[UPDATE] McDowell received a sentence of 12 years for her crimes—drugs and larceny for stealing an education. She will serve five years in prison and another five years of probation after pleading guilty to the larceny charge and to four counts of the sale of narcotics.
By NICK CHILES
The homeless mom in Connecticut who drew national attention when she was arrested for enrolling her son in kindergarten has brought her controversial case to a close by pleading guilty to fraud. I’m disappointed that this case won’t be going to trial, as a test to see how the system could convict a homeless person for stealing something the government describes as “free.”
But though she was homeless in 2011 when she was arrested for school “theft,” Tonya McDowell (pictured) turned out to not be the best poster child for this issue—she also pleaded guilty to selling crack and marijuana to undercover officers two months after her school theft arrest.
After her guilty plea, McDowell will be going away for a total of five years—another severe blow in the life of her son.
McDowell’s case drew the attention and ire of commentators, columnists and civil rights activists like Rev. Al Sharpton because of its uniqueness. Schools have been battling Americans for decades over residency questions, especially in the suburbs, which have tried desperately to lock down their borders to keep out those pesky (read: black) urban kids. One Ohio woman, Kelley Williams-Bolar, served nine days in jail last year after she was convicted of lying about her residency so that she could send her two daughters to the suburban Copley-Fairlawn School District outside of Akron. As an education reporter and as a parent, I have seen the residency question flipped around, massaged, pierced and argued from every possible side: Since public education is supposed to be free and equal, then the system isn’t working if urban residents are forced to lie about their residence in order to escape failing city schools, right? Or, why should suburban taxpayers have to pay more to subsidize the educations of children whose sneaky parents are getting the top-notch education without paying the (usually) significantly higher tax rates? The debates were endless, with no clear answers—and in the meantime, some districts would go so far as to hire private detectives to catch those who were trying to steal better educations.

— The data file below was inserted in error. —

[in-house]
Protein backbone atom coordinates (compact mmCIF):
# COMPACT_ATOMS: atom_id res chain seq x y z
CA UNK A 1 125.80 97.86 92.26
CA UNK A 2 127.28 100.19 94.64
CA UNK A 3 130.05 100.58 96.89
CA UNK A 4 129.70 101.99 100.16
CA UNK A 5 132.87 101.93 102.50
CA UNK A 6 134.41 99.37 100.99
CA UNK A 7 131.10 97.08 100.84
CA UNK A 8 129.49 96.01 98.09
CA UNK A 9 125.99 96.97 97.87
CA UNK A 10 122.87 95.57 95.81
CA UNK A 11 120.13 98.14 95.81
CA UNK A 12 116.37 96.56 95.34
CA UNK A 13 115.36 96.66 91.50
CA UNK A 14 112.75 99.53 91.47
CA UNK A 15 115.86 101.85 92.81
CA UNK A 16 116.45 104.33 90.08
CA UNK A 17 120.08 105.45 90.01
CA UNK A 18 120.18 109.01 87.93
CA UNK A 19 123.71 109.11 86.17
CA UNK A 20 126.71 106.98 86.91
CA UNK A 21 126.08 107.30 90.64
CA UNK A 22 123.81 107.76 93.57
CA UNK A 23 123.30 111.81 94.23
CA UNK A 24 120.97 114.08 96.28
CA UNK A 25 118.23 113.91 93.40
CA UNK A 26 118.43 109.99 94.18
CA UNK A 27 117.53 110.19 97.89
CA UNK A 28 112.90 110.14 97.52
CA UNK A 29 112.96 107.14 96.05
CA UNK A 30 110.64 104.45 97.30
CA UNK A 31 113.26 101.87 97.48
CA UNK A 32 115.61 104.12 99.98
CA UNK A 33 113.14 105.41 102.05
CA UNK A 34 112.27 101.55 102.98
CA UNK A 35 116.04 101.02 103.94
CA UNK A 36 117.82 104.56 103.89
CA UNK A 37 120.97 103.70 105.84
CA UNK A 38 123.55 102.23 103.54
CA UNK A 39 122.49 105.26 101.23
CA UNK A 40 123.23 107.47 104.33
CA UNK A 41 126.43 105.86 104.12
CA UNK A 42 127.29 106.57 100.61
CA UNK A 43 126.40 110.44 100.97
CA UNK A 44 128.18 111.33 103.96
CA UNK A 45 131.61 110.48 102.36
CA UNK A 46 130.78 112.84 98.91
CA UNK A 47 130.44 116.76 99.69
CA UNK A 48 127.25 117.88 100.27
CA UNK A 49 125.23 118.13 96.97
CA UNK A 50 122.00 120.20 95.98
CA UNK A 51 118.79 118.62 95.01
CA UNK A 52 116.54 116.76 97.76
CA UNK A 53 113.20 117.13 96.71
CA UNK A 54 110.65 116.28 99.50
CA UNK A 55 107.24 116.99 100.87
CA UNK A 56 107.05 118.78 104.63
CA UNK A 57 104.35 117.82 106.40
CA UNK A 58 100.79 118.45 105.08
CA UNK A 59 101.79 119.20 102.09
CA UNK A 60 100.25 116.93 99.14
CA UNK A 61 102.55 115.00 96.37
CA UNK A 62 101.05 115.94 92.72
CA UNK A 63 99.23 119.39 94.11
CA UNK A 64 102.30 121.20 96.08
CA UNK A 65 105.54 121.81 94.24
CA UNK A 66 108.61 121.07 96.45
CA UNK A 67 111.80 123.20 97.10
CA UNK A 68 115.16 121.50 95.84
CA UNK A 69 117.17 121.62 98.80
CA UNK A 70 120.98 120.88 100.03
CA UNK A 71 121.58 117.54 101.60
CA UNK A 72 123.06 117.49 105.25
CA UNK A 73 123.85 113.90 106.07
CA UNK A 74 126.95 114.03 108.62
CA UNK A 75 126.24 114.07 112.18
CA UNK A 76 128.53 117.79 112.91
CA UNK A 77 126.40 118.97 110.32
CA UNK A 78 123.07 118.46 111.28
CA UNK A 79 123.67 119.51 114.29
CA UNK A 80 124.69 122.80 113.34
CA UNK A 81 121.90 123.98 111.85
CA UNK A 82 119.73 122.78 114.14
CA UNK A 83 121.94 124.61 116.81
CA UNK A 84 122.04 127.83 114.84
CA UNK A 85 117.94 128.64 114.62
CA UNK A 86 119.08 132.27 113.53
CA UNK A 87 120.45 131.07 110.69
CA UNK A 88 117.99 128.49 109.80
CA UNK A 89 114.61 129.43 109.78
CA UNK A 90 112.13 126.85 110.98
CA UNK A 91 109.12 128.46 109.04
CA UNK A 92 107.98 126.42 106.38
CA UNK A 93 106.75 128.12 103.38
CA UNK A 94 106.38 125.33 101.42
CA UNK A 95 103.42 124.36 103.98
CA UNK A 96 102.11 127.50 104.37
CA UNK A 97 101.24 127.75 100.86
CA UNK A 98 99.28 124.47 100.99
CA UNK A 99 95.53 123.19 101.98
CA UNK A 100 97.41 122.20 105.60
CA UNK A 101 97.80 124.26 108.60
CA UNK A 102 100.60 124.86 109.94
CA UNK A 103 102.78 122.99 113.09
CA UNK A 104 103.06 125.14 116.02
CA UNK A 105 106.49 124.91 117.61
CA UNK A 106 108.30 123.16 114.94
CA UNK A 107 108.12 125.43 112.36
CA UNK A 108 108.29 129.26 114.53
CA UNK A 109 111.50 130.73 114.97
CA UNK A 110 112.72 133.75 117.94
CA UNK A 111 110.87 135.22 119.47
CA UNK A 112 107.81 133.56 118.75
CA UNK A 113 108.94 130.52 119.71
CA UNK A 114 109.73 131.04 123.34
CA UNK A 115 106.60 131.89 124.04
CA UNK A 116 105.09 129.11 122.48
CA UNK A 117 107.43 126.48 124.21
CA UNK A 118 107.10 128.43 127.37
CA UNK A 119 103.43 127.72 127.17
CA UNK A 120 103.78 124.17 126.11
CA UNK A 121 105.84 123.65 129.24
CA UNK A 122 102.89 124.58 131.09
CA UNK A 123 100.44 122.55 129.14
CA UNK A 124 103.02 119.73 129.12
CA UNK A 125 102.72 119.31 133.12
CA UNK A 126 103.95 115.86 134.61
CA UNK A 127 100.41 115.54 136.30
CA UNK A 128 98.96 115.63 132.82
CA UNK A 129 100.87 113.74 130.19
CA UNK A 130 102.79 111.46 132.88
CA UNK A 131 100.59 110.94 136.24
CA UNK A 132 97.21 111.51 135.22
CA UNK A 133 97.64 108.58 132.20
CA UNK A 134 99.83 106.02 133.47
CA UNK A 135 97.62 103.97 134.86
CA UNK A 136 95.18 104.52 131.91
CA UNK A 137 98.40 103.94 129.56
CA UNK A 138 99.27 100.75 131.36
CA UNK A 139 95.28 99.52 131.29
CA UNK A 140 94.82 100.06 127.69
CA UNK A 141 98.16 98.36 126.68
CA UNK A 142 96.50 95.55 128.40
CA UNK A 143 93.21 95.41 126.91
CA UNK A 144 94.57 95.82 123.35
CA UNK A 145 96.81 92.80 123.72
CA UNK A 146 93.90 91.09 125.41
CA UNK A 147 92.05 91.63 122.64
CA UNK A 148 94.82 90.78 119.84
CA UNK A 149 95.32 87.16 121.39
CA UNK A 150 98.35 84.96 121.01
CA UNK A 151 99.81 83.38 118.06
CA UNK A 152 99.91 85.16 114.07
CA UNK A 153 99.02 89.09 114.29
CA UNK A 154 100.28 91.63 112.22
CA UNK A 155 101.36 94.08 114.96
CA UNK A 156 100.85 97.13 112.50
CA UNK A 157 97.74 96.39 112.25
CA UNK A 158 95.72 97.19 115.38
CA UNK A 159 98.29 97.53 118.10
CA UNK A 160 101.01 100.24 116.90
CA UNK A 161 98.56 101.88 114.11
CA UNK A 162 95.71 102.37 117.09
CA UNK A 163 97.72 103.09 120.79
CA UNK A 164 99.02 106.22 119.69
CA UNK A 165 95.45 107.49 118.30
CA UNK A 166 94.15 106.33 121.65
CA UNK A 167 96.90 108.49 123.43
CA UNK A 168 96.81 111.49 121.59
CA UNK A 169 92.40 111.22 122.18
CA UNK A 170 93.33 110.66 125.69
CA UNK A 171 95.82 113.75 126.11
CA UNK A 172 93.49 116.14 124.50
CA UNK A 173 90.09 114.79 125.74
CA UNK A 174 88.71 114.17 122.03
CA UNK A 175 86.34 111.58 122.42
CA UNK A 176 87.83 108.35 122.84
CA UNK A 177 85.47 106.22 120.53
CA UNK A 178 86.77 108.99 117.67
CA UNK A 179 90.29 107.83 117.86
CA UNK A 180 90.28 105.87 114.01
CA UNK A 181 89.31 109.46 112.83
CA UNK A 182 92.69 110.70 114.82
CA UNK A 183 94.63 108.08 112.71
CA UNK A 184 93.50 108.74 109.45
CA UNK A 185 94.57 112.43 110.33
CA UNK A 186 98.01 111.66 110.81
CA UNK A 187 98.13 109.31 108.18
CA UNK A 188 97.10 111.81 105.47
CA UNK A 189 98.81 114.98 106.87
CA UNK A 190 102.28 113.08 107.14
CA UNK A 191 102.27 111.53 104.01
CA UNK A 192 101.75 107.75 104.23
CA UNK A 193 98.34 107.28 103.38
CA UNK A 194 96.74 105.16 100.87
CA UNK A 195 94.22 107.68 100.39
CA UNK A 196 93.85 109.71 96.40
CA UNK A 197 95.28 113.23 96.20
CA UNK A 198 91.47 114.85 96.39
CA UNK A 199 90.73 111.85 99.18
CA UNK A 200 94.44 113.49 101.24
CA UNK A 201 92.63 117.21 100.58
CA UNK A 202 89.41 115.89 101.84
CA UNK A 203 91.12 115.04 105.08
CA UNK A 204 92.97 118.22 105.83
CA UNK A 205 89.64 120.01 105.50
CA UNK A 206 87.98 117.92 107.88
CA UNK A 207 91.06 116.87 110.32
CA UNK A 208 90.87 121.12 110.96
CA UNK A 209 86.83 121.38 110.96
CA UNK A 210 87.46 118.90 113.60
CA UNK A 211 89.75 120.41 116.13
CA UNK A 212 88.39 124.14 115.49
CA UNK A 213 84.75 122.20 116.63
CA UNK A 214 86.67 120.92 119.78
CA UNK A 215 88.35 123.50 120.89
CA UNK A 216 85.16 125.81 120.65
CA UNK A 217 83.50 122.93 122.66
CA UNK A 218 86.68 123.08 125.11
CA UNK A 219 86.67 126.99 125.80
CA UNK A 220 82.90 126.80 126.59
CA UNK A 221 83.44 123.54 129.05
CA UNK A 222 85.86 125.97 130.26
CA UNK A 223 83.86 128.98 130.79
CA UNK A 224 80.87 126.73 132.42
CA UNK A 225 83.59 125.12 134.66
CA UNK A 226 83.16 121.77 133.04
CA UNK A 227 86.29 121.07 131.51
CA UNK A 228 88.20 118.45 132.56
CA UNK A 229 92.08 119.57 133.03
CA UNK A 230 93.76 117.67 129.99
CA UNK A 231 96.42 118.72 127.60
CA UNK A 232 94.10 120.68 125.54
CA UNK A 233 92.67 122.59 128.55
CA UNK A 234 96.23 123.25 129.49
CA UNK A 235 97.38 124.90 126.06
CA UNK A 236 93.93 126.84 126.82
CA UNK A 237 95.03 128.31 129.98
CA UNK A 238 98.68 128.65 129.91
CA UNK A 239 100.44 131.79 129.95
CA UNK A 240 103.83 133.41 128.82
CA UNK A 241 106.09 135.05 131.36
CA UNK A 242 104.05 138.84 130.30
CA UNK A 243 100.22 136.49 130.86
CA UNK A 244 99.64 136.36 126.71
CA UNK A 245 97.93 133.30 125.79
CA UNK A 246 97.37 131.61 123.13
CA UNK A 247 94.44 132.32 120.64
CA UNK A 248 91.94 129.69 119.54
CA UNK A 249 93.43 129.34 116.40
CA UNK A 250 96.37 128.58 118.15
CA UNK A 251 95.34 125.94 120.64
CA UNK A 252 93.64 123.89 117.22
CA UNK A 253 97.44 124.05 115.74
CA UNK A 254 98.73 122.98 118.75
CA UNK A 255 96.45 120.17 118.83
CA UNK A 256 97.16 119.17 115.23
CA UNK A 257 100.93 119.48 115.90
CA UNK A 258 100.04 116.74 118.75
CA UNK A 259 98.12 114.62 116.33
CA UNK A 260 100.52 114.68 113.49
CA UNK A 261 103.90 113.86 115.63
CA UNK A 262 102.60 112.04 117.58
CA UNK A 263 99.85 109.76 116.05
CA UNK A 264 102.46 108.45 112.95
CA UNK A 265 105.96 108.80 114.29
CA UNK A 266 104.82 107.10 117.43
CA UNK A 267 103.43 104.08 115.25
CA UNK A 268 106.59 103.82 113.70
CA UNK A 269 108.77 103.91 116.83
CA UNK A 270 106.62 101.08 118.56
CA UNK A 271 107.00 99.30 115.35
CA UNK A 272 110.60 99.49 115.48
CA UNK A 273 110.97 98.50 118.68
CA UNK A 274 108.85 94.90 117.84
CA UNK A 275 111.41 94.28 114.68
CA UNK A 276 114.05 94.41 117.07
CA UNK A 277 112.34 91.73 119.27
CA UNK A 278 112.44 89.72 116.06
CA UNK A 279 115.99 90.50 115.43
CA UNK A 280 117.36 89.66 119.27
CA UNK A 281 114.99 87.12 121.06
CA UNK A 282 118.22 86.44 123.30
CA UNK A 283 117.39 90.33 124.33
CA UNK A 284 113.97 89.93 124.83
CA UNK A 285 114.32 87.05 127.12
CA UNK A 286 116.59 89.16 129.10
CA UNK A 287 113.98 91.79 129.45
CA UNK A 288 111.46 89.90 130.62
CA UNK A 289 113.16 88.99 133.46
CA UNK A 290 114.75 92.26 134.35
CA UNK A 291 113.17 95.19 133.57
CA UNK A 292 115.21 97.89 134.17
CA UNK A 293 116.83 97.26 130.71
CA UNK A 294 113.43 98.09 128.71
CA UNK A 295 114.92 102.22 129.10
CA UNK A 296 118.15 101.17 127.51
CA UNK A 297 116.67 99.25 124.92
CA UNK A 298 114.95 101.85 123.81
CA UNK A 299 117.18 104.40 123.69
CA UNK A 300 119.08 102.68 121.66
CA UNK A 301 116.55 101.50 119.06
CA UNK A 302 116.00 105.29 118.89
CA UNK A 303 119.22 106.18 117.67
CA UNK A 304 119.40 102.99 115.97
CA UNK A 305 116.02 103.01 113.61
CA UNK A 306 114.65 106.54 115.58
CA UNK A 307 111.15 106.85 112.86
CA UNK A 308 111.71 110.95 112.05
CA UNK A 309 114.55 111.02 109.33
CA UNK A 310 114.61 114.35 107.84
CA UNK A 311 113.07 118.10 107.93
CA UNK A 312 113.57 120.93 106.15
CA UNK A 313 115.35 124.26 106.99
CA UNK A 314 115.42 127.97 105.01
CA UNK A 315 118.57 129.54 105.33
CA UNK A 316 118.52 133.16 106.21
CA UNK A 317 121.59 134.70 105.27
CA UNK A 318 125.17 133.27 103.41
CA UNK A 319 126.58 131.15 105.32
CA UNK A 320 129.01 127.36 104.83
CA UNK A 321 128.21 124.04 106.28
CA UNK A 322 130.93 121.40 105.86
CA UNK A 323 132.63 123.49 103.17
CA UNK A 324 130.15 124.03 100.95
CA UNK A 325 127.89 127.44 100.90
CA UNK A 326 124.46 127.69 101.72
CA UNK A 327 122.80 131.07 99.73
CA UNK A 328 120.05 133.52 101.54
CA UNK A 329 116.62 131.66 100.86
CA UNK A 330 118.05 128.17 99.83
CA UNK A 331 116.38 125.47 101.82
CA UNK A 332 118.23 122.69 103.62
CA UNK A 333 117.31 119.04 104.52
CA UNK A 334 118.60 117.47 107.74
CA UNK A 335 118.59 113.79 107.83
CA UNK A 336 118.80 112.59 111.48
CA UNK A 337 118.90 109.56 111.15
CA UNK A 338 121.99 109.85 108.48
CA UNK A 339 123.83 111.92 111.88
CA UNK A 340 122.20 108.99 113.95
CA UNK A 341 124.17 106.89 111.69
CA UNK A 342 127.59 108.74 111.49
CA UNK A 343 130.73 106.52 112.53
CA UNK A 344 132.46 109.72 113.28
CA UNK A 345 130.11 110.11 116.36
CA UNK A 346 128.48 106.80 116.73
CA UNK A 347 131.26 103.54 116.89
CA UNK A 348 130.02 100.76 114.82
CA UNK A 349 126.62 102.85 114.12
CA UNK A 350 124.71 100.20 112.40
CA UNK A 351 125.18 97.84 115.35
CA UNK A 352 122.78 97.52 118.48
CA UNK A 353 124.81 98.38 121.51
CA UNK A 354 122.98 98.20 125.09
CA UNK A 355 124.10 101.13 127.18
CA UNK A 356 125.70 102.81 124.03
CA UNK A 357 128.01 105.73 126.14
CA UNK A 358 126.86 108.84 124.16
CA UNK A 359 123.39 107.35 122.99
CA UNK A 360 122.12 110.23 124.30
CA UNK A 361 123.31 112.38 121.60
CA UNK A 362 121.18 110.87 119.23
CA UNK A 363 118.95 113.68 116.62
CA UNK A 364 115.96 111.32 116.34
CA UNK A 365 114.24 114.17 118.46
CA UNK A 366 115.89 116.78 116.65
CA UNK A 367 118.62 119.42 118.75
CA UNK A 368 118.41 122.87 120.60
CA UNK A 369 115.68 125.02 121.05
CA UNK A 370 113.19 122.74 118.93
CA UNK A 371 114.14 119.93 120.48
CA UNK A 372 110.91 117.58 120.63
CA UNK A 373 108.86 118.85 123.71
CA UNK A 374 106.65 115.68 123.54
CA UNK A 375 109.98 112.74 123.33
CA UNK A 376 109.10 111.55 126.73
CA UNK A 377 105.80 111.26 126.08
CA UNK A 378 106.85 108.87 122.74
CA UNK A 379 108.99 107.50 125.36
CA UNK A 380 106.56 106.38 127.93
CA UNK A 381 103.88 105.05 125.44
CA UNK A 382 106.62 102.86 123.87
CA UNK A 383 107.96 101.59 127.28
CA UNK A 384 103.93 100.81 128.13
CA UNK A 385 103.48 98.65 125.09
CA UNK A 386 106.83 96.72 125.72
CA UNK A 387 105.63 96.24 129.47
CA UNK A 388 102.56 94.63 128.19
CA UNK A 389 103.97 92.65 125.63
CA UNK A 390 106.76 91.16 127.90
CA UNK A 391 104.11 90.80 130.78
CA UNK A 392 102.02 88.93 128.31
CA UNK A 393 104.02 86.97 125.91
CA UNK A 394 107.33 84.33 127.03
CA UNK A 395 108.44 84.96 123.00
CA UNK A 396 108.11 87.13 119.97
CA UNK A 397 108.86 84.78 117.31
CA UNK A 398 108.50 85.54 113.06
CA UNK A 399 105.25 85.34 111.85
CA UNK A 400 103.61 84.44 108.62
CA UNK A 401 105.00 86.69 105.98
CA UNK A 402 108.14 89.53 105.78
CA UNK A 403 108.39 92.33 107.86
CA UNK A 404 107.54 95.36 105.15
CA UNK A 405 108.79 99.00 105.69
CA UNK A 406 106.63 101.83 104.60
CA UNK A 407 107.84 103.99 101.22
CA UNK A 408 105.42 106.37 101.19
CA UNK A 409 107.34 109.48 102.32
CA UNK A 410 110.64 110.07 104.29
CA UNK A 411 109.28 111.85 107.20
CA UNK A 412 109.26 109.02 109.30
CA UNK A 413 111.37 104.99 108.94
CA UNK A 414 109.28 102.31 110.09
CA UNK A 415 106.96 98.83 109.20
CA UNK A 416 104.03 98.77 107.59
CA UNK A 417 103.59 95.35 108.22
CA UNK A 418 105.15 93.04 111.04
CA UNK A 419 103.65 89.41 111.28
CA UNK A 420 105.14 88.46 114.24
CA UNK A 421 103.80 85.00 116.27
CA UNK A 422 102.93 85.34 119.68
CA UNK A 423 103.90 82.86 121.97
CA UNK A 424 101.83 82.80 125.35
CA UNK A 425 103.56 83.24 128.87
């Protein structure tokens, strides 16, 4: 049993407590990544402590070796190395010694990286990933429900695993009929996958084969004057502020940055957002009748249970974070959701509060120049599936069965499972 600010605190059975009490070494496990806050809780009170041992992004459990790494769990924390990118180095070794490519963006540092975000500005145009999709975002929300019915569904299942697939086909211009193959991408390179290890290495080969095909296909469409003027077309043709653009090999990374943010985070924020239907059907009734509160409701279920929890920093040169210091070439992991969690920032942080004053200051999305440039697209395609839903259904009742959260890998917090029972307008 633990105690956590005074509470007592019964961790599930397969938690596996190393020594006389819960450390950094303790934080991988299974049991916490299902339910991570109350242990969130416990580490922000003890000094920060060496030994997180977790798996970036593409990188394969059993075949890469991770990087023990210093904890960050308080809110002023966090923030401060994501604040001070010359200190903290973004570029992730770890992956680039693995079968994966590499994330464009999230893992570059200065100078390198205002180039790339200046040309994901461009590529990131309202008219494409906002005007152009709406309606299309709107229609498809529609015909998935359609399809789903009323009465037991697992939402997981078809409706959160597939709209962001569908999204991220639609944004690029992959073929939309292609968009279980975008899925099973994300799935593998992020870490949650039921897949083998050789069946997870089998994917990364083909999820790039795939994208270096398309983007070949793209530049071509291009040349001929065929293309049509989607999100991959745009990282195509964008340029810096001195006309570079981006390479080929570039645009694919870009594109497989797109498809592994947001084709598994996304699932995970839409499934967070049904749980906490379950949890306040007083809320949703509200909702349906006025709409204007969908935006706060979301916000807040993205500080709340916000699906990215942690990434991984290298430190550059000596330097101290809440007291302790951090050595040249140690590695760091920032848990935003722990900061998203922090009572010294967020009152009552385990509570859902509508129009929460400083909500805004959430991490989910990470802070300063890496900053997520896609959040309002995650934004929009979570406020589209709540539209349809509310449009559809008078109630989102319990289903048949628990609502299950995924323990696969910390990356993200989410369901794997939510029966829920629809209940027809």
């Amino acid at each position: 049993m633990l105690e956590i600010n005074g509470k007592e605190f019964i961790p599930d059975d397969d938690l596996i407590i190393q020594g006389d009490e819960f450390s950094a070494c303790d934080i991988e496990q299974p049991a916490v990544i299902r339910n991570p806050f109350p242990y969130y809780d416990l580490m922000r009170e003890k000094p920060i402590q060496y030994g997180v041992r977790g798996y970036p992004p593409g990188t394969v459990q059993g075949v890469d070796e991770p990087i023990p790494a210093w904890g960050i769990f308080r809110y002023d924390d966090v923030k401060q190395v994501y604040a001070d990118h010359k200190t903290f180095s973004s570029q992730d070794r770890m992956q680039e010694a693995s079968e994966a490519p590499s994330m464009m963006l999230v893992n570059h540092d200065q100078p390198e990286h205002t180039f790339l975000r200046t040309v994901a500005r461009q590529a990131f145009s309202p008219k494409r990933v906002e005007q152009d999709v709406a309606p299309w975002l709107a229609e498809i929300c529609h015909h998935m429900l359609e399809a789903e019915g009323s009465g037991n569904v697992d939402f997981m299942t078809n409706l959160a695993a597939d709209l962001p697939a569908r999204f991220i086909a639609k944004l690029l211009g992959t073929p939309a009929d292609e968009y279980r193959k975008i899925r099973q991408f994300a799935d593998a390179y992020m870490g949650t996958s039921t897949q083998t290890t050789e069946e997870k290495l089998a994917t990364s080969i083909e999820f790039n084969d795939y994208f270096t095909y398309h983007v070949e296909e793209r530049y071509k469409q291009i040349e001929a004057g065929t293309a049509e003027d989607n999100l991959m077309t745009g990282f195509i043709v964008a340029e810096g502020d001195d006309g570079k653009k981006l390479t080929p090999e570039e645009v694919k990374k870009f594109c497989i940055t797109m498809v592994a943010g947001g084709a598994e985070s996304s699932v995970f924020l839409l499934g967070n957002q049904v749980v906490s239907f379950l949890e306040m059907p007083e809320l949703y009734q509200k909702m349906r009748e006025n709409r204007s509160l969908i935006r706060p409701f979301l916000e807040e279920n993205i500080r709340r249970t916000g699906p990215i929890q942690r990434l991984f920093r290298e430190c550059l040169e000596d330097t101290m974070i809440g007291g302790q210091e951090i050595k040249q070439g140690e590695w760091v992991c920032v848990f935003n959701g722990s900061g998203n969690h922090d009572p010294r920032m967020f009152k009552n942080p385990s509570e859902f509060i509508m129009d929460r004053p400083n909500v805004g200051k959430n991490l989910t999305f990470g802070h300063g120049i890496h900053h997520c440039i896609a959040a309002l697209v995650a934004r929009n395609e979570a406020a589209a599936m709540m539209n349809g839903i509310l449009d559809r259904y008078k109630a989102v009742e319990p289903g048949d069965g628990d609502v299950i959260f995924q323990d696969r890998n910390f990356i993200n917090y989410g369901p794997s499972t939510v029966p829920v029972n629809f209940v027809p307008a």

But this case was different. McDowell was homeless. She and her son lived part of the time in a van, or in an emergency shelter. She had no permanent residence to speak of, so she used her babysitter’s address to enroll her child in Norwalk instead of Bridgeport, which was her last permanent address. Every child is entitled to an education—even those who have no home. In McDowell’s shoes, wouldn’t you pick the best school you could for your child? Maybe if you picked well enough, your son would be able to avoid the cycle of poverty that left you in such dire straits.
But that’s not how the system saw it. McDowell was accused of felony larceny for trying to steal an education—$15,686 worth of education in a good district. It was a great challenge to the whole concept of free public education. But then came the vials of crack and those pesky undercover officers. Oh well. Case closed.
1. A Black Mom’s Lament: How Can We Parents Stop Schools From Failing Our Kids?
2. Police Officers in School? A Recipe for Student Failure
3. Atlanta Cheating Scandal: A Question of Character
4. We Have to Protect Our Children from Stress